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Social Media and Corruption

Author

Listed:
  • Ruben Enikolopov
  • Maria Petrova
  • Konstantin Sonin

Abstract

Does new media promote accountability in nondemocratic countries, where offline media is often suppressed? We show that blog posts, which exposed corruption in Russian state-controlled companies, had a negative causal impact on their market returns. For identification, we exploit the precise timing of blog posts by looking at within-day results with company-day fixed effects. Furthermore, we show that the posts are ultimately associated with higher management turnover and less minority shareholder conflicts. Taken together, our results suggest that social media can discipline corruption even in a country with limited political competition and heavily censored traditional media.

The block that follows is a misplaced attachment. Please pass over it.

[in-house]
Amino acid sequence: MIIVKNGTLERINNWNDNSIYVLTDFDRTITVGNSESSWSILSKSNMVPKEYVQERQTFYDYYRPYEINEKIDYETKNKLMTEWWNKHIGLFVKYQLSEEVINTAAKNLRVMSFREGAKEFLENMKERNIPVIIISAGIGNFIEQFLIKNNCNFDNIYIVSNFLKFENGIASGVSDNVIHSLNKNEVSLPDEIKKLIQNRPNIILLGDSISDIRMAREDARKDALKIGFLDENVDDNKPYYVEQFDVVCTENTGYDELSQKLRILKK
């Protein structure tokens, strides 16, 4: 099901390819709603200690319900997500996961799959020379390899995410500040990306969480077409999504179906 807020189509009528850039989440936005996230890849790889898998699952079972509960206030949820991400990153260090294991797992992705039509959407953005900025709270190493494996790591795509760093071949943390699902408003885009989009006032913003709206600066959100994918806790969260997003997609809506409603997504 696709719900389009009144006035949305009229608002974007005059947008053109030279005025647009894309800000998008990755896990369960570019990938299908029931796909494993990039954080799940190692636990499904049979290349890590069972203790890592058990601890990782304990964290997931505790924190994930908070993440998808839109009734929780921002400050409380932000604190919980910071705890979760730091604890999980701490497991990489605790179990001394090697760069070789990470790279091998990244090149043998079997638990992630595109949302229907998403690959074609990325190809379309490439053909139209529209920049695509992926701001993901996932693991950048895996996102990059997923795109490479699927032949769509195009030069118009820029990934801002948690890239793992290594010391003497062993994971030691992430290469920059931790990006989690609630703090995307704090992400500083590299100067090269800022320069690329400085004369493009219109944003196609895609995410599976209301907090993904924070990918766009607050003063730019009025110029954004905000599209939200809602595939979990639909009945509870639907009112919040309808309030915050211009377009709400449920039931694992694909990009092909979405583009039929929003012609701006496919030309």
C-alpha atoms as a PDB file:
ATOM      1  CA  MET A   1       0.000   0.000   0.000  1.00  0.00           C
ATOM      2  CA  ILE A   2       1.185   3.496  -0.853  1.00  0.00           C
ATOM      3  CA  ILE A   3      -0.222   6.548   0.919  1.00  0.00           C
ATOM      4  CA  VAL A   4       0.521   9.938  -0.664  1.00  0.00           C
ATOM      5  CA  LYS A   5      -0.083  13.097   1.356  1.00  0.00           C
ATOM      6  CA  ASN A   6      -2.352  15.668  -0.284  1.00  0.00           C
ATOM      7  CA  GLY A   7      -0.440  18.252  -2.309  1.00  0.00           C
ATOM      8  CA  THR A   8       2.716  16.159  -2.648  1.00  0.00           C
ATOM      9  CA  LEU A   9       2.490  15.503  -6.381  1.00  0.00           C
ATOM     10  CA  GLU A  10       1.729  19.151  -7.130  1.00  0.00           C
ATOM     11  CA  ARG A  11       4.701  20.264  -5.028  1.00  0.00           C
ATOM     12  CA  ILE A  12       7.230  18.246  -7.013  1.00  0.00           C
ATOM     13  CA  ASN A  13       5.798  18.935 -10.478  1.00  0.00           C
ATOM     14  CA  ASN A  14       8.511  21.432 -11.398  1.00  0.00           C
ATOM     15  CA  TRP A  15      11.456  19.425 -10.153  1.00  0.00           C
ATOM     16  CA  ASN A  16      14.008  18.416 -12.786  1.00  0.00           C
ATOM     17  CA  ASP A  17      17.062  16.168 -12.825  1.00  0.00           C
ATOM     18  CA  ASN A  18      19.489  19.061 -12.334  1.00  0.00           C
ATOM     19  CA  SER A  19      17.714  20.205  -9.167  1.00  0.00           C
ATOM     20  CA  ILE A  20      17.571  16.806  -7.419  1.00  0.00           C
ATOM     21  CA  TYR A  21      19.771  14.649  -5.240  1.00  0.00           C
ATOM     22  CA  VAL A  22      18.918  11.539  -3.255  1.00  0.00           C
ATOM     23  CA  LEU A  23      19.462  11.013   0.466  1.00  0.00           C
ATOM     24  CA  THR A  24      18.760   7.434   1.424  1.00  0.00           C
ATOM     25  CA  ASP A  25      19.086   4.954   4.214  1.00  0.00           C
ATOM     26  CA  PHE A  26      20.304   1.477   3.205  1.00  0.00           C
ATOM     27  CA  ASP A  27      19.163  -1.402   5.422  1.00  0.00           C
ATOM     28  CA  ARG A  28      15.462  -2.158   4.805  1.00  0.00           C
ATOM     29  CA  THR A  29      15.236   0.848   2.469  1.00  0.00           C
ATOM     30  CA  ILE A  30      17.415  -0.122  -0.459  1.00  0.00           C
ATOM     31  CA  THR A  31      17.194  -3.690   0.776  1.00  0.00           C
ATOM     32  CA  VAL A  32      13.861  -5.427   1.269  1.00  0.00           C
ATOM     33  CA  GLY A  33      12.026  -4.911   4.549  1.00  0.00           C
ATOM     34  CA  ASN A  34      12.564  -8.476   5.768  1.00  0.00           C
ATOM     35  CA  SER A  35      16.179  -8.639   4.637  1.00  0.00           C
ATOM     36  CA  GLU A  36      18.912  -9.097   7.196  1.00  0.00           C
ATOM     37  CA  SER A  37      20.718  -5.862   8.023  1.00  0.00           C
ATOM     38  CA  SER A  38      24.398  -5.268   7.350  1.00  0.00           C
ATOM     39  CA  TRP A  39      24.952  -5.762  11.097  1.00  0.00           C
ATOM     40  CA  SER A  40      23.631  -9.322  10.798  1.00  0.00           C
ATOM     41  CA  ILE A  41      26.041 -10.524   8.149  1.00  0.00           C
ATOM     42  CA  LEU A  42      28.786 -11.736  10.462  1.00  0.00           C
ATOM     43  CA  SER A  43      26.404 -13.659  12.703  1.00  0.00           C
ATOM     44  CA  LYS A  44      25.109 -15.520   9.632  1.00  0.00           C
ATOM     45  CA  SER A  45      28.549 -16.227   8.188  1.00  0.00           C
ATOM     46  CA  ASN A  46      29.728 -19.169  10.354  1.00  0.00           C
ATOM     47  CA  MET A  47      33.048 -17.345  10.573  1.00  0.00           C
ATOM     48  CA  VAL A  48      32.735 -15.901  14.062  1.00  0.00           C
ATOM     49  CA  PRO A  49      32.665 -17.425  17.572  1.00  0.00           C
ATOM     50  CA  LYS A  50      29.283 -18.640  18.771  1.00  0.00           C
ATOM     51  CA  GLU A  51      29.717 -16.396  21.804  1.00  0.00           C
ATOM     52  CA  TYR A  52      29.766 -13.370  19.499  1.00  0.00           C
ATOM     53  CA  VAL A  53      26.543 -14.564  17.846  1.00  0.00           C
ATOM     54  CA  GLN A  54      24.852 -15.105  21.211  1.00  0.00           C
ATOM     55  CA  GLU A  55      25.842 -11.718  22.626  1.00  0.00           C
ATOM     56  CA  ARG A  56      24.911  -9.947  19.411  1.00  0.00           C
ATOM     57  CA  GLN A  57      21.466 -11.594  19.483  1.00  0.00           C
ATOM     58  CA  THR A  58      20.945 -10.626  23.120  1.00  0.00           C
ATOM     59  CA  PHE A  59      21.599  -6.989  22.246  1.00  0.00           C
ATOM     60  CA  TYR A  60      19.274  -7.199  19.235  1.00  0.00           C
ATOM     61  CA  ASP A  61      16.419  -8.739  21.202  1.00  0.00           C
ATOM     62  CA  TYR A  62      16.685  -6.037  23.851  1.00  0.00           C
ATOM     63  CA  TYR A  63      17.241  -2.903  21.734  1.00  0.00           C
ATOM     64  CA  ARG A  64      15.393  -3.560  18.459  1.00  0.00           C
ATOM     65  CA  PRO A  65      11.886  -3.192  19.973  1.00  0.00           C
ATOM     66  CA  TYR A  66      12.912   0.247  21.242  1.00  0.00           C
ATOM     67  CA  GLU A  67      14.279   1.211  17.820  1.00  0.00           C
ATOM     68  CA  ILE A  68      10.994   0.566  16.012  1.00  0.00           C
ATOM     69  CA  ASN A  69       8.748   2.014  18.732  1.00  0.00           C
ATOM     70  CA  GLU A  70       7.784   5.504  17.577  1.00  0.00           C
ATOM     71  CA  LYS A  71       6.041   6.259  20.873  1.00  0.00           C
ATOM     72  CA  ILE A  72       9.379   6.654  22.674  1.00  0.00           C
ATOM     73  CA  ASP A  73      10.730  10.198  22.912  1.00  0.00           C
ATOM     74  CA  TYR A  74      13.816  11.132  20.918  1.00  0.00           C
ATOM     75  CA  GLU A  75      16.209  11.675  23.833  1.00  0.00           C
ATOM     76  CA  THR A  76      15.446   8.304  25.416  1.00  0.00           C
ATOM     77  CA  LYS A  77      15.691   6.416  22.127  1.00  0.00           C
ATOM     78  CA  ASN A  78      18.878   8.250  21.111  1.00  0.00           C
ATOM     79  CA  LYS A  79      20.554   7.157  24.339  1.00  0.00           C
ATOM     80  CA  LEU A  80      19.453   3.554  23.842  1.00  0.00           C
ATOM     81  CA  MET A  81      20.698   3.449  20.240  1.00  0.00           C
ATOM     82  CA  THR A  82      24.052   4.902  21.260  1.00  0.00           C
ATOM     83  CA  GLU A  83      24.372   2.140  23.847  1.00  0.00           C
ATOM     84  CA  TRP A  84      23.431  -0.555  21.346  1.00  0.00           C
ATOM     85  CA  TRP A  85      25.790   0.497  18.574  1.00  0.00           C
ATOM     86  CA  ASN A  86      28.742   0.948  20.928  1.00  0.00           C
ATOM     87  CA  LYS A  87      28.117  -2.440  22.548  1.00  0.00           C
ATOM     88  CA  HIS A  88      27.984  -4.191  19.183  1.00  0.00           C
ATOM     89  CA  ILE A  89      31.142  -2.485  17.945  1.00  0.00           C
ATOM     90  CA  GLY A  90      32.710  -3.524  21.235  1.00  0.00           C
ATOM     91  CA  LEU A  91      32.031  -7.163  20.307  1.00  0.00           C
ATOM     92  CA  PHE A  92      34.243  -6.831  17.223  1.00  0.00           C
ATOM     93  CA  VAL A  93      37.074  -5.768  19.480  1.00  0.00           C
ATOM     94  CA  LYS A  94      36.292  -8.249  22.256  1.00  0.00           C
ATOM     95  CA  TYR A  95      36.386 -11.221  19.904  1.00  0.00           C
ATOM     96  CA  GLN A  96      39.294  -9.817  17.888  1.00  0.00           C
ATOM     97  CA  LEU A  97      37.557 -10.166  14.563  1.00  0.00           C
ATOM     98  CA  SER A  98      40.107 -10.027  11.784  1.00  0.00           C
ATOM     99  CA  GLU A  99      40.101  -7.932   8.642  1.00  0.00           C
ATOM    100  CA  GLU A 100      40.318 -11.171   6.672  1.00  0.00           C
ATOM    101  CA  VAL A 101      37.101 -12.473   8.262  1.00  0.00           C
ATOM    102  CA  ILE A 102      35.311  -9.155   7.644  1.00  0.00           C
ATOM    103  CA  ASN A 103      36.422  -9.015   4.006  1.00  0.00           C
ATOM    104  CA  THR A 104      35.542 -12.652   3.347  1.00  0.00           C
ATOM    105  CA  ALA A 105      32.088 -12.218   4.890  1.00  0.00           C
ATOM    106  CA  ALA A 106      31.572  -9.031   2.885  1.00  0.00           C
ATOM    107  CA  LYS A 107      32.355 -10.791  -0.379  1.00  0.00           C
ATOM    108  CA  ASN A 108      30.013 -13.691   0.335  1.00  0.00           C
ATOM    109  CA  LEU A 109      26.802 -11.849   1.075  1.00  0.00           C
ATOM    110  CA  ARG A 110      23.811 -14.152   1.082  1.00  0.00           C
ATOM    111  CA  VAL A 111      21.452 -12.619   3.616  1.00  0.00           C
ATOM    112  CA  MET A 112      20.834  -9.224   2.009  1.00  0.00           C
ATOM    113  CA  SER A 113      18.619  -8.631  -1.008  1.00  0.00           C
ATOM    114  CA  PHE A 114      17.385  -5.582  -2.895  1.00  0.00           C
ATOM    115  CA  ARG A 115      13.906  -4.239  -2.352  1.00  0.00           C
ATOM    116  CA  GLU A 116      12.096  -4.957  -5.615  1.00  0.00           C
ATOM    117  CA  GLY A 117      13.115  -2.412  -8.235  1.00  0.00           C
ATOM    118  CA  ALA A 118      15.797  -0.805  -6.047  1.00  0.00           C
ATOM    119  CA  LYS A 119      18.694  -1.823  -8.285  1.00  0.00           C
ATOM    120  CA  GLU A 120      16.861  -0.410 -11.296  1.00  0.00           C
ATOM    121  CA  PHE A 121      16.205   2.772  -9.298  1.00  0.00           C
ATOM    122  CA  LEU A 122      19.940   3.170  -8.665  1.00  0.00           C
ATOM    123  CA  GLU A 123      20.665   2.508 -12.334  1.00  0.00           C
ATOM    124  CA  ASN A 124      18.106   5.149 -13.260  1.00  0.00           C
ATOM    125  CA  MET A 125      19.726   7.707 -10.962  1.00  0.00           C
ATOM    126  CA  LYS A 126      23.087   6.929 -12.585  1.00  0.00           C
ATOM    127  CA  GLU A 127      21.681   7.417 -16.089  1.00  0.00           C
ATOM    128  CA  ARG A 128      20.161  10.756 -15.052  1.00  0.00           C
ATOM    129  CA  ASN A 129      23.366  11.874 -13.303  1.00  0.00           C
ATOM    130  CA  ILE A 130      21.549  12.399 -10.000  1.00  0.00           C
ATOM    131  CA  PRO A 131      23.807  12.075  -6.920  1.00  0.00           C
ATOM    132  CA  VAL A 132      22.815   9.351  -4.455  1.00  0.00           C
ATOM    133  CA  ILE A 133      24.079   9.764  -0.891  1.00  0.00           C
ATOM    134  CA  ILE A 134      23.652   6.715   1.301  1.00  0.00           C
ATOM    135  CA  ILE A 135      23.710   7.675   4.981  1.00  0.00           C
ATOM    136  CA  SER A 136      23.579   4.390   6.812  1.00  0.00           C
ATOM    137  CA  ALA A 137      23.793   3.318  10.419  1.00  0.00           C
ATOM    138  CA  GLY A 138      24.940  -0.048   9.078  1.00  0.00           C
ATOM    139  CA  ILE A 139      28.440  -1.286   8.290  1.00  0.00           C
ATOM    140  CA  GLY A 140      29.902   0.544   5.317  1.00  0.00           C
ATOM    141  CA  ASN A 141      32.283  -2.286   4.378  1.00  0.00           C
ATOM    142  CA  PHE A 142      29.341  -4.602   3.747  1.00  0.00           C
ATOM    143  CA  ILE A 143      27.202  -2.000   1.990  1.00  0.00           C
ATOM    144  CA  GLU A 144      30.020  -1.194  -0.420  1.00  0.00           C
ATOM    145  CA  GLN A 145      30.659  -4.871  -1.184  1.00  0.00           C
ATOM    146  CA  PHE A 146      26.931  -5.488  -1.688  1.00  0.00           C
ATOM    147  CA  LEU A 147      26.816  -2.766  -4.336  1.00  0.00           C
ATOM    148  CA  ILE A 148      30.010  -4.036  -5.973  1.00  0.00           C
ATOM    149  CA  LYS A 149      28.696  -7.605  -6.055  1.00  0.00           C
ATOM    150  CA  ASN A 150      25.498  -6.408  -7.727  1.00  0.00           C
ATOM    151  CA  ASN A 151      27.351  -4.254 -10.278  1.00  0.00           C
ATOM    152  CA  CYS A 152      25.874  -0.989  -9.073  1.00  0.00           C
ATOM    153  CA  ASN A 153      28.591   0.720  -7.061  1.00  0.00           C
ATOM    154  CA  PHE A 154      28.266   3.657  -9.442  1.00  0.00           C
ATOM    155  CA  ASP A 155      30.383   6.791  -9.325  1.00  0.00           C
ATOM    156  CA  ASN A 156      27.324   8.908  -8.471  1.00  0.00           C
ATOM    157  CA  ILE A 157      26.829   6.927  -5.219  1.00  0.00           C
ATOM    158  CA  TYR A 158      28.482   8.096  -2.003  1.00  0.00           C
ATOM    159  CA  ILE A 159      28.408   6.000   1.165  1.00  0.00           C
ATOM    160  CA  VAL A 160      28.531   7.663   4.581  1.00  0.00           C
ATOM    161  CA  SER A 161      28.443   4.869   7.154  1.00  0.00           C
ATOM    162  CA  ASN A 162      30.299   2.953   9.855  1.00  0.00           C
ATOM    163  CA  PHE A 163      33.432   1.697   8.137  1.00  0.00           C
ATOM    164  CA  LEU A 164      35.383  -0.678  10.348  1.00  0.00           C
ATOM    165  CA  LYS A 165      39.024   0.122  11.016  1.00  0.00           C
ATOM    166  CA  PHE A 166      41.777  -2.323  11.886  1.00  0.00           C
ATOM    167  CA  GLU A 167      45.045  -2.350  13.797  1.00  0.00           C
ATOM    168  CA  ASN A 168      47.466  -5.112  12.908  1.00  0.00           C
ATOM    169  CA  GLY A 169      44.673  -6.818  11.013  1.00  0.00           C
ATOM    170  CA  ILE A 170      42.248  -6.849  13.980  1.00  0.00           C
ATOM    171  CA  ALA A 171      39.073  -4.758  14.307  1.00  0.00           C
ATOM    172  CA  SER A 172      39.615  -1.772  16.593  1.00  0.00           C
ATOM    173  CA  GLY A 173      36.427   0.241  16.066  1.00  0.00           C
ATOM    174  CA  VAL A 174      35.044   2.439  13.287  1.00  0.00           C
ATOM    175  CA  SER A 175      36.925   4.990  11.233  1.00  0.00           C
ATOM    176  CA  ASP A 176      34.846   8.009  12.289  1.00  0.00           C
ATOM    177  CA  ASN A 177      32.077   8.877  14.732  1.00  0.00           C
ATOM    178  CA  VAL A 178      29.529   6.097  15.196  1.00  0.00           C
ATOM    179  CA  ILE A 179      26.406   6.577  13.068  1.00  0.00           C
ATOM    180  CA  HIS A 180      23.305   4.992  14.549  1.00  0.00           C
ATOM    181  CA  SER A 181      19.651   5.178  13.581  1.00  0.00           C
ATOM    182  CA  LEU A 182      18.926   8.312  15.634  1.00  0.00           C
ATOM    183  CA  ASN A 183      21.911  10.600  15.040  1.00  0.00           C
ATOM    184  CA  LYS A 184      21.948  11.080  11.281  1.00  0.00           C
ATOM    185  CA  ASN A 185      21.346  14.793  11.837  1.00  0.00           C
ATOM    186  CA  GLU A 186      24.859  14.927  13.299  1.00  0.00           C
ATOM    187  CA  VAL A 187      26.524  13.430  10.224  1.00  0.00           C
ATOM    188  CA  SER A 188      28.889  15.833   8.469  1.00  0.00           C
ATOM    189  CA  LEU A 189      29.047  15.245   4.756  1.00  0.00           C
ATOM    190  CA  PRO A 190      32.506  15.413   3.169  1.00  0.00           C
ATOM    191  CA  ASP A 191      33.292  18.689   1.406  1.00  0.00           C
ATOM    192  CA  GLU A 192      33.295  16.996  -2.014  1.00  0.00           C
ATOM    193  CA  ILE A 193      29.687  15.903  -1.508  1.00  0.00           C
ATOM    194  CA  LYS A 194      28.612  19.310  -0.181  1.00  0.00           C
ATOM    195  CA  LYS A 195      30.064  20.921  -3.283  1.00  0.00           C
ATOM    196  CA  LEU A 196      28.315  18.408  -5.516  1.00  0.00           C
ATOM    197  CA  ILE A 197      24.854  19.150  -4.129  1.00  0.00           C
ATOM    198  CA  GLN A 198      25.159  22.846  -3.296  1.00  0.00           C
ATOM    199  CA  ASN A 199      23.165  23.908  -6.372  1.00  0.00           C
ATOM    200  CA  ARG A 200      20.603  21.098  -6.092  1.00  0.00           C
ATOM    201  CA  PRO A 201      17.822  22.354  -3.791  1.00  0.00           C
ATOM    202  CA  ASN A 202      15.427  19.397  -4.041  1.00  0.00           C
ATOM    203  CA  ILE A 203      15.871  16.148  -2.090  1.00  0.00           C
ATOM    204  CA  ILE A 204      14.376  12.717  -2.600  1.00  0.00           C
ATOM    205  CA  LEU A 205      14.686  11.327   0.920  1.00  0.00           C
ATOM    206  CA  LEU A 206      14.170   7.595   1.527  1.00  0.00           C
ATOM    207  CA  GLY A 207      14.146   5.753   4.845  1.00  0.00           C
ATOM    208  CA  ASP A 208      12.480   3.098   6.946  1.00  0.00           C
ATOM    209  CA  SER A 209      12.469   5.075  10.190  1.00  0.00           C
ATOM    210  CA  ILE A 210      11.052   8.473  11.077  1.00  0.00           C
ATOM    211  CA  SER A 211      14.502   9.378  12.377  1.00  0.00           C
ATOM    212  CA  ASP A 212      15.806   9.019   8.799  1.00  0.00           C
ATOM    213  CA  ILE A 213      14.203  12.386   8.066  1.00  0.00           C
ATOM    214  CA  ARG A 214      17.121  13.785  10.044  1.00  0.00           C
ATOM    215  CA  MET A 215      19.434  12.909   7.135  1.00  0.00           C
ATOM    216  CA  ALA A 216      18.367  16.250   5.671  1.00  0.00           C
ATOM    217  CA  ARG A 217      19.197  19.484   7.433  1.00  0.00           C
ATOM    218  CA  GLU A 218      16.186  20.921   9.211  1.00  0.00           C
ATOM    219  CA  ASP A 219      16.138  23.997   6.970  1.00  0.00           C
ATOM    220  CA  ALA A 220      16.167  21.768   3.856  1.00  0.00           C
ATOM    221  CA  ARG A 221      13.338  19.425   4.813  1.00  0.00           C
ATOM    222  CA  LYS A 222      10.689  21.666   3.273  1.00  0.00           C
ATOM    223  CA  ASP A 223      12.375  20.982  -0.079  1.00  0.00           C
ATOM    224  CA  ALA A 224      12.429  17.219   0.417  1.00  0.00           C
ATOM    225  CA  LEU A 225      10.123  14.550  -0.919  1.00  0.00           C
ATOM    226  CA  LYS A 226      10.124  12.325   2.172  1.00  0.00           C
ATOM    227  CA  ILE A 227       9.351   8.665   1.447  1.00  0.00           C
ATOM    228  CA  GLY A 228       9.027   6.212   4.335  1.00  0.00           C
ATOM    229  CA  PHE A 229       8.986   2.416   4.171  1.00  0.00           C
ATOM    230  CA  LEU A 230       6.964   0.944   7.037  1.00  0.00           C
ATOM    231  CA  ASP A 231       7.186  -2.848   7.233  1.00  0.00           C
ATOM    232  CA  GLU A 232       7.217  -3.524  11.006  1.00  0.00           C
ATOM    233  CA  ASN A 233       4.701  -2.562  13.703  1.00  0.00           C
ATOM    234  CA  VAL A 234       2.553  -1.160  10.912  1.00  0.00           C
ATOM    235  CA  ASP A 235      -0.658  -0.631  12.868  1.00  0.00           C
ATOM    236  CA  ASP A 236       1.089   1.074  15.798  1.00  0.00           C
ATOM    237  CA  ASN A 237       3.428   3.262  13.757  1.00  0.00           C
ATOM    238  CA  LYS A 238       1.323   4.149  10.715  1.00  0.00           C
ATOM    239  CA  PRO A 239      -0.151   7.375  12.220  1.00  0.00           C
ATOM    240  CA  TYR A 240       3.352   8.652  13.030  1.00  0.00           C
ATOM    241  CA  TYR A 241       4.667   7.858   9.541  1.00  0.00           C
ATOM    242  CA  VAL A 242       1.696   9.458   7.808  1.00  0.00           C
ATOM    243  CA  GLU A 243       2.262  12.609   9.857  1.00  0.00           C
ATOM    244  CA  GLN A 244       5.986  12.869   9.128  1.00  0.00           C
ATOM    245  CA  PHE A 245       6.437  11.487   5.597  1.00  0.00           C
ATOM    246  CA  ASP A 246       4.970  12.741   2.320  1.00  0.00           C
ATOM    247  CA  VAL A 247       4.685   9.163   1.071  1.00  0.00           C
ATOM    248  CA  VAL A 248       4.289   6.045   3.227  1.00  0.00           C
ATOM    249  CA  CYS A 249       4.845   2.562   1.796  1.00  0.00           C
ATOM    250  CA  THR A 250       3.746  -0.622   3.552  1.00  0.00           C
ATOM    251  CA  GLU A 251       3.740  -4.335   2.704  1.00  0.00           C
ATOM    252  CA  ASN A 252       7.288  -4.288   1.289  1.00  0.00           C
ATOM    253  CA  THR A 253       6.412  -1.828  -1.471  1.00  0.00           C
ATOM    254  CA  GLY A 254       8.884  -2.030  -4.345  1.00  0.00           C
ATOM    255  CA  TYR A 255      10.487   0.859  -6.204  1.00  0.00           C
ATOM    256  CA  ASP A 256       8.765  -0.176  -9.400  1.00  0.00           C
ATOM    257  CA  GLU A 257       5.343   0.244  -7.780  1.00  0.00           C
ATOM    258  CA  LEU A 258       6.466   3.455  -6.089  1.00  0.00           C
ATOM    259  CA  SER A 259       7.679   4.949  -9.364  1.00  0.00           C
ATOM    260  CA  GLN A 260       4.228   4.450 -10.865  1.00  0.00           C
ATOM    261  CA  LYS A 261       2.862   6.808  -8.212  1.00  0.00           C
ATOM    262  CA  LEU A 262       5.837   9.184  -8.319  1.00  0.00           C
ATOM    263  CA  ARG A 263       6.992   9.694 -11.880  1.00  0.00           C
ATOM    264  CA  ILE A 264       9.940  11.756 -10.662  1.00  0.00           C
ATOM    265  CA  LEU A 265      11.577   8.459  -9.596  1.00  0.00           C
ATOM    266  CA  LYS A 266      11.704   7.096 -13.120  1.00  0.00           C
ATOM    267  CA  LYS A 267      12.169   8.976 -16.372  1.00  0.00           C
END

Suggested Citation

  • Ruben Enikolopov & Maria Petrova & Konstantin Sonin, 2018. "Social Media and Corruption," American Economic Journal: Applied Economics, American Economic Association, vol. 10(1), pages 150-174, January.
  • Handle: RePEc:aea:aejapp:v:10:y:2018:i:1:p:150-74
    Note: DOI: 10.1257/app.20160089
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    More about this item

    JEL classification:

    • G14 - Financial Economics - - General Financial Markets - - - Information and Market Efficiency; Event Studies; Insider Trading
    • G34 - Financial Economics - - Corporate Finance and Governance - - - Mergers; Acquisitions; Restructuring; Corporate Governance
    • L82 - Industrial Organization - - Industry Studies: Services - - - Entertainment; Media
    • P23 - Economic Systems - - Socialist Systems and Transition Economies - - - Factor and Product Markets; Industry Studies; Population
    • P26 - Economic Systems - - Socialist Systems and Transition Economies - - - Political Economy
    • P34 - Economic Systems - - Socialist Institutions and Their Transitions - - - Finance
    • Z13 - Other Special Topics - - Cultural Economics - - - Economic Sociology; Economic Anthropology; Language; Social and Economic Stratification

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